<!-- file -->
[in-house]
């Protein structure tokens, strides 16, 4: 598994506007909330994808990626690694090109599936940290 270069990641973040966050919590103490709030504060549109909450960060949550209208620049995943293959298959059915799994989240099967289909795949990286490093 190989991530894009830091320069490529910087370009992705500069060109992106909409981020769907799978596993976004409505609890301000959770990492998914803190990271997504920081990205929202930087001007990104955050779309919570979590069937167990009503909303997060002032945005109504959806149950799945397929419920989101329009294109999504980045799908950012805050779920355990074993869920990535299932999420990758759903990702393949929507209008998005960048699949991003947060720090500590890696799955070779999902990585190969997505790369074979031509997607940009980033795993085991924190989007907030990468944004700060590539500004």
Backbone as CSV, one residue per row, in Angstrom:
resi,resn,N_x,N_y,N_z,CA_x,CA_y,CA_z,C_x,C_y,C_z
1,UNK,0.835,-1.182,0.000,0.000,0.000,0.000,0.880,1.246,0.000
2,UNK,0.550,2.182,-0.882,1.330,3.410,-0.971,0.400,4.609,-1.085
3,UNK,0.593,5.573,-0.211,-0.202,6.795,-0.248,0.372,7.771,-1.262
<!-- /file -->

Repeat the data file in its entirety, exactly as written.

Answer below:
[in-house]
């Protein structure tokens, strides 16, 4: 598994506007909330994808990626690694090109599936940290 270069990641973040966050919590103490709030504060549109909450960060949550209208620049995943293959298959059915799994989240099967289909795949990286490093 190989991530894009830091320069490529910087370009992705500069060109992106909409981020769907799978596993976004409505609890301000959770990492998914803190990271997504920081990205929202930087001007990104955050779309919570979590069937167990009503909303997060002032945005109504959806149950799945397929419920989101329009294109999504980045799908950012805050779920355990074993869920990535299932999420990758759903990702393949929507209008998005960048699949991003947060720090500590890696799955070779999902990585190969997505790369074979031509997607940009980033795993085991924190989007907030990468944004700060590539500004």
Backbone as CSV, one residue per row, in Angstrom:
resi,resn,N_x,N_y,N_z,CA_x,CA_y,CA_z,C_x,C_y,C_z
1,UNK,0.835,-1.182,0.000,0.000,0.000,0.000,0.880,1.246,0.000
2,UNK,0.550,2.182,-0.882,1.330,3.410,-0.971,0.400,4.609,-1.085
3,UNK,0.593,5.573,-0.211,-0.202,6.795,-0.248,0.372,7.771,-1.262